Oregon Embarks on Bold Recovery Plan for Pacific Salmon: Should it be Used as an Alternative to an ESA Listing?

By: Glen Spain


On April 25, 1997, with the ink still drying from last minute negotiations, the National Marine Fisheries Service (NMFS) announced that it would not list the 'Northern Oregon Evolutionarily Significant Unit (ESU)' of coho salmon in deference to the State of Oregon's Coastal Salmon Restoration Initiative (now known simply as the "Oregon Plan"). This is remarkable, for no other state has ever attempted such a comprehensive recovery plan, nor been able to avoid a federal listing in this fashion.

Given the wide mix of coho recovery strategies being tried in both California and Oregon (with two of three coho ESUÕs listed, the other not), the west coast is now a perfect laboratory for developing new kinds of state-federal species protection partnerships. Unfortunately, the Oregon Plan is still being presented in the rhetoric as somehow incompatible with ESA protection, when just the opposite is true. Worse, the Oregon Plan is now being trumpeted as a model state recovery effort to be copied primarily to avoid an ESA listing altogether.

As the Northwest Regional Director of the Pacific Coast Federation of Fishermen's Associations (PCFFA), the largest organization of commercial fishermen on the west coast, I have been personally involved with the development of the Oregon Plan from its inception. In this article I will draw on that experience to describe the plan, explain how it works, discuss whether it is in fact preferable to an ESA listing, look at how both the ESA and the Oregon Plan might work together, and hopefully draw some conclusions applicable to the development of future recovery plans of this sort elsewhere.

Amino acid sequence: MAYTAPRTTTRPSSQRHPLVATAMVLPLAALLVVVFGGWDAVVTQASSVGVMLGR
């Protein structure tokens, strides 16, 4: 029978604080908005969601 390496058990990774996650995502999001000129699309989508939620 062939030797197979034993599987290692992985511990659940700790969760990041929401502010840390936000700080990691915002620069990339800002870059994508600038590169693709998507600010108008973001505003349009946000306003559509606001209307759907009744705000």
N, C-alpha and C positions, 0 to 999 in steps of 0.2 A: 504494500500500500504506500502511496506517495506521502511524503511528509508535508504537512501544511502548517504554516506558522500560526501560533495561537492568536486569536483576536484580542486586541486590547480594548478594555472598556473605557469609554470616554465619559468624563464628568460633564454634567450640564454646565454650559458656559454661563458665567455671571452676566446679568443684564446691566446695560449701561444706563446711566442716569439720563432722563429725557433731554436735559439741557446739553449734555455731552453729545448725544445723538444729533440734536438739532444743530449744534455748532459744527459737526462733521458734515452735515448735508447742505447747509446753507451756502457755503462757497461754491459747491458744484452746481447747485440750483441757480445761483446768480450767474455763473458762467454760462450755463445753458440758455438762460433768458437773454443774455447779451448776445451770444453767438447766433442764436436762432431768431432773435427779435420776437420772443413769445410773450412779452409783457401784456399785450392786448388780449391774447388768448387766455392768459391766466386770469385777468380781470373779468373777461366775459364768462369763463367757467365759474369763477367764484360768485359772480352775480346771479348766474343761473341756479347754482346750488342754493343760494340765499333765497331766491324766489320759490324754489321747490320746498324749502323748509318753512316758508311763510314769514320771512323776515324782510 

Seriousness of the decline

The term "salmon," as used on the west coast, means any of the seven major species of the genus Oncorhynchus, which includes chinook or king salmon (Oncorhynchus tshawtscha), coho or silver salmon (Oncorhynchus kisutch), coastal searun cutthroat (Oncorhynchus clarki clarki), steelhead (Oncorhynchus mykiss gairdneri), chum salmon (Oncorhynchus keta), pink salmon (Oncorhynchus gorbuscha) and sockeye salmon (Oncorhynchus nerka). As a genus these species are often lumped together and called "salmonids."